4 STEPS TO DEVELOP COMPELLING CONTENT

Starting a new blog may seem so 2000-and-late, but there is never a better time to establish yourself through thoughtful and engaging content. In 2015 alone, websites, influencers, or companies that regularly blog receiving 97% more link traffic to their websites (Hubspot). 

There has never been another time in history where we have this much access to content. I could open my phone and find a five-minute-old article from Deadspin, a review of the latest Marvel movie, and a recap of my favorite NBA team’s game last night (I'm a Pacers fan – all day). It can be overwhelming! You may ask yourself, "If everyone is writing content now, how do I break through the noise?" I’ve put together four tips on how you can start developing your own compelling content. 

1.       FORMULATE

Before a single word is typed, you must think strategically about what you want content to accomplish. Are you looking for more visitors to your website? Do you want more followers on your Instagram page? Are you trying to establish yourself as an industry expert? These questions are vital to the effectiveness of your content.

John F. Kennedy famously said, “Efforts and courage are not enough without purpose and direction.” Formulating a strategy should take the bulk of your initial time investment. Aimless content won’t reach the right audience, receive the best engagement, and it will most definitely be a waste of your time.

2.      EDUCATE

Great content strategies are not about selling yourself. It focuses on stories, experiences, lessons, and awareness. When drafting your initial articles, keep in mind that the user is already on your website or social profile, which means they probably know who you are! That being said – readers don't want articles like "Look at me! I'm so cool!" This is your opportunity to teach them something new.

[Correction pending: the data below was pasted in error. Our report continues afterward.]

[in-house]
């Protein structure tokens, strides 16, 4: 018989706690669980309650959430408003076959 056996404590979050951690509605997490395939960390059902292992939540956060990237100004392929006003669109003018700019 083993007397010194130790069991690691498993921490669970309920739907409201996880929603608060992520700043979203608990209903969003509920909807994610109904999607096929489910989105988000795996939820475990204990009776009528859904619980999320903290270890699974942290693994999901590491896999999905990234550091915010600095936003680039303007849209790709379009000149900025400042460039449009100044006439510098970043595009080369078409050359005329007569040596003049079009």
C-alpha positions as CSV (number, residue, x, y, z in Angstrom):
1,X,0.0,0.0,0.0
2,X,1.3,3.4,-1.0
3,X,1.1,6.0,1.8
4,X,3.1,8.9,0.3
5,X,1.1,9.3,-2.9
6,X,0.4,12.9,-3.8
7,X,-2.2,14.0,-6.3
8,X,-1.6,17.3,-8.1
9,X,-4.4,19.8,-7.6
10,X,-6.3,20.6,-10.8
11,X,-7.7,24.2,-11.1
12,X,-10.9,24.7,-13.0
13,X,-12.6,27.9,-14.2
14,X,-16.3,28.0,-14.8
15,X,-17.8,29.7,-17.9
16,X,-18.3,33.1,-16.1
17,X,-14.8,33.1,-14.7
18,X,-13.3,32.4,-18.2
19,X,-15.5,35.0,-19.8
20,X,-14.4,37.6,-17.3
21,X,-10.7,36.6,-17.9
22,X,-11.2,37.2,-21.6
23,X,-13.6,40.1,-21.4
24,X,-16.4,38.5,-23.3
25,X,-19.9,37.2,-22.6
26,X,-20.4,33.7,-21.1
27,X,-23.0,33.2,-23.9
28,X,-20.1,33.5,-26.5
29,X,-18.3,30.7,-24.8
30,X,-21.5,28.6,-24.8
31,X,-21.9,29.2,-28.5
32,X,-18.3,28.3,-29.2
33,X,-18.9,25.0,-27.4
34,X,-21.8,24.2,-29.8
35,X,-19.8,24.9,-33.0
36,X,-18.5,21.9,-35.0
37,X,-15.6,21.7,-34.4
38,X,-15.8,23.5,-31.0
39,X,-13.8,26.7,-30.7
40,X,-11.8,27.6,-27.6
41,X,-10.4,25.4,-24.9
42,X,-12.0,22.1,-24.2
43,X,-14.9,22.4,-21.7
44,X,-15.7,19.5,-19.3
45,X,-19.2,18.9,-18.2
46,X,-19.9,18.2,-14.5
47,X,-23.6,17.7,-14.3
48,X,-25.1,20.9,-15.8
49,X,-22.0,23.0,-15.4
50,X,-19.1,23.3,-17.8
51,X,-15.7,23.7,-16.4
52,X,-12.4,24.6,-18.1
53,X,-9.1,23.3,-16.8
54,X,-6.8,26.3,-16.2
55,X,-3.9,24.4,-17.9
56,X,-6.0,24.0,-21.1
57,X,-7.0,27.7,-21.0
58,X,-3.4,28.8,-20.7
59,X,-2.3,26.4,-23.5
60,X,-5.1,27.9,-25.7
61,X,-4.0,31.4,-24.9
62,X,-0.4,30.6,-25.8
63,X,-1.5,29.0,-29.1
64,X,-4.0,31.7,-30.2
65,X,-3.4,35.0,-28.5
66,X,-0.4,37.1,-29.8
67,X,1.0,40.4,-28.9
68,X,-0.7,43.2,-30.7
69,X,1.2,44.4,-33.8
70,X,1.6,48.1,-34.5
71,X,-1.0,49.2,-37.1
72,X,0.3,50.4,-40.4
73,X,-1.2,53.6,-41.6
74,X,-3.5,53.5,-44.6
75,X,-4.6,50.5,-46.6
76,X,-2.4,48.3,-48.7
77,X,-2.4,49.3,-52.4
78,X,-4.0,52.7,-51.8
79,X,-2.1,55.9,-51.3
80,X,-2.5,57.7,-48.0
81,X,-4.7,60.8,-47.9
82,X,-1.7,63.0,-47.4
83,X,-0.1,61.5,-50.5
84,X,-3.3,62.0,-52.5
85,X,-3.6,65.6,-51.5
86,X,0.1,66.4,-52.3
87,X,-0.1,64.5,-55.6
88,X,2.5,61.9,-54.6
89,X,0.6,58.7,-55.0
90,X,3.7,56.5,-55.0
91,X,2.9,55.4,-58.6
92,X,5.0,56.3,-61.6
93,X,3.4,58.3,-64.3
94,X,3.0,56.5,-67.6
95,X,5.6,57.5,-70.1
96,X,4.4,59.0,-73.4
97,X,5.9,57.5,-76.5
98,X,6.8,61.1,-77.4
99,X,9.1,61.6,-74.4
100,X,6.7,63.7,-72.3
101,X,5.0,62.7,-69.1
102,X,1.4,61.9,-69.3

If you are a hip fashion blogger, then inform us about the latest fashion trends or what the spring season holds for outerwear. If you love beer, then explain the complexities of the brewing process. Your content becomes a way to connect with your followers and keep them coming back for more!

3.      ACCENTUATE

Now that you have formulated a strategy and begun educating, focus on accentuating what you do best. Pretending to be an expert in coffee when you actually only drink Mountain Dew could hurt your credibility more than it helps you. While this may seem intuitive, sticking to your area of expertise will strengthen your content and build trust with your readers.

This lesson also can also apply when you have additional writers working contributing on your blog. Inviting other market experts to co-author an article is beneficial for a number of reasons:

  • 63% of people feel that multiple authors on an article add more credibility to a blog (RightMix Marketing)
  • This affords your blog the opportunity for a variety of content. Having the same old blogs week-in, week-out could bore your readers
  • Inviting a guest author from outside your influence circles could help increase the overall reach your article will receive

4.     CULTIVATE

The biggest issue when starting a blog is finding the time to get it all done! There are first drafts, a round of reviews, then second and third drafts. While original content is the most important, think about filling empty space during the month with cultivated or curated content pieces

This is simply taking an existing piece of content and including personal insights or spin on the topic so readers can digest the article from your point of view. If you heavily quote or mention another article or author, you should always provide the proper references. Always give credit where credit is due! This is great way to save time, while stay relevant in the market place by finding and sharing the latest articles.

Winning content strategies are truly a time investment, and it takes dedication to create the strongest and most effective content. All the hard work is worth the effort, and there truly is no better time to start than today. 

Mitch BarnhillComment